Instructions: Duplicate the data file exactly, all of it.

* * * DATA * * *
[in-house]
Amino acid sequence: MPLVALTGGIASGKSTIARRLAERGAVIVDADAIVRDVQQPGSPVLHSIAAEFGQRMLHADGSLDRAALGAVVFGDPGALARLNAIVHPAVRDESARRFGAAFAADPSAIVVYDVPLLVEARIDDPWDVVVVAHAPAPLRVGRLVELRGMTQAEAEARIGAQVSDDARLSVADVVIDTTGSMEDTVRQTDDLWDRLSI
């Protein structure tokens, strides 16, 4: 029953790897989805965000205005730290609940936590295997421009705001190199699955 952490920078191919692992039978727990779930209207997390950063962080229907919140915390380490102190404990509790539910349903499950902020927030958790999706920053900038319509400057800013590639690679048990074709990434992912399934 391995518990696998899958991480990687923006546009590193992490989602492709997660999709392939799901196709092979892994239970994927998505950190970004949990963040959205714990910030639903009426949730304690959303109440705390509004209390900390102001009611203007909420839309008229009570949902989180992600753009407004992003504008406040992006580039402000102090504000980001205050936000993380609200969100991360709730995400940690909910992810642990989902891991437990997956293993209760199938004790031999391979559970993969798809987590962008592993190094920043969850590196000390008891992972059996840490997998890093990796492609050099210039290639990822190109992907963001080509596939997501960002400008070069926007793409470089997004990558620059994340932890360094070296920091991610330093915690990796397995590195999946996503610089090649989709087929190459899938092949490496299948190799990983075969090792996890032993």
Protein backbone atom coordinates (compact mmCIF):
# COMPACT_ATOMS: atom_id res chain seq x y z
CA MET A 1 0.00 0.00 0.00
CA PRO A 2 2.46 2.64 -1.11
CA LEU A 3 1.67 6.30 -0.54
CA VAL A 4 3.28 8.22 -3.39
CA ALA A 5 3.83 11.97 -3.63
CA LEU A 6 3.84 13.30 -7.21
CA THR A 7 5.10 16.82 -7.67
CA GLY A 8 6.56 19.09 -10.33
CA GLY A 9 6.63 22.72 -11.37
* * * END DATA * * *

[in-house]
Amino acid sequence: MPLVALTGGIASGKSTIARRLAERGAVIVDADAIVRDVQQPGSPVLHSIAAEFGQRMLHADGSLDRAALGAVVFGDPGALARLNAIVHPAVRDESARRFGAAFAADPSAIVVYDVPLLVEARIDDPWDVVVVAHAPAPLRVGRLVELRGMTQAEAEARIGAQVSDDARLSVADVVIDTTGSMEDTVRQTDDLWDRLSI
């Protein structure tokens, strides 16, 4: 029953790897989805965000205005730290609940936590295997421009705001190199699955 952490920078191919692992039978727990779930209207997390950063962080229907919140915390380490102190404990509790539910349903499950902020927030958790999706920053900038319509400057800013590639690679048990074709990434992912399934 391995518990696998899958991480990687923006546009590193992490989602492709997660999709392939799901196709092979892994239970994927998505950190970004949990963040959205714990910030639903009426949730304690959303109440705390509004209390900390102001009611203007909420839309008229009570949902989180992600753009407004992003504008406040992006580039402000102090504000980001205050936000993380609200969100991360709730995400940690909910992810642990989902891991437990997956293993209760199938004790031999391979559970993969798809987590962008592993190094920043969850590196000390008891992972059996840490997998890093990796492609050099210039290639990822190109992907963001080509596939997501960002400008070069926007793409470089997004990558620059994340932890360094070296920091991610330093915690990796397995590195999946996503610089090649989709087929190459899938092949490496299948190799990983075969090792996890032993």
Protein backbone atom coordinates (compact mmCIF):
# COMPACT_ATOMS: atom_id res chain seq x y z
CA MET A 1 0.00 0.00 0.00
CA PRO A 2 2.46 2.64 -1.11
CA LEU A 3 1.67 6.30 -0.54
CA VAL A 4 3.28 8.22 -3.39
CA ALA A 5 3.83 11.97 -3.63
CA LEU A 6 3.84 13.30 -7.21
CA THR A 7 5.10 16.82 -7.67
CA GLY A 8 6.56 19.09 -10.33
CA GLY A 9 6.63 22.72 -11.37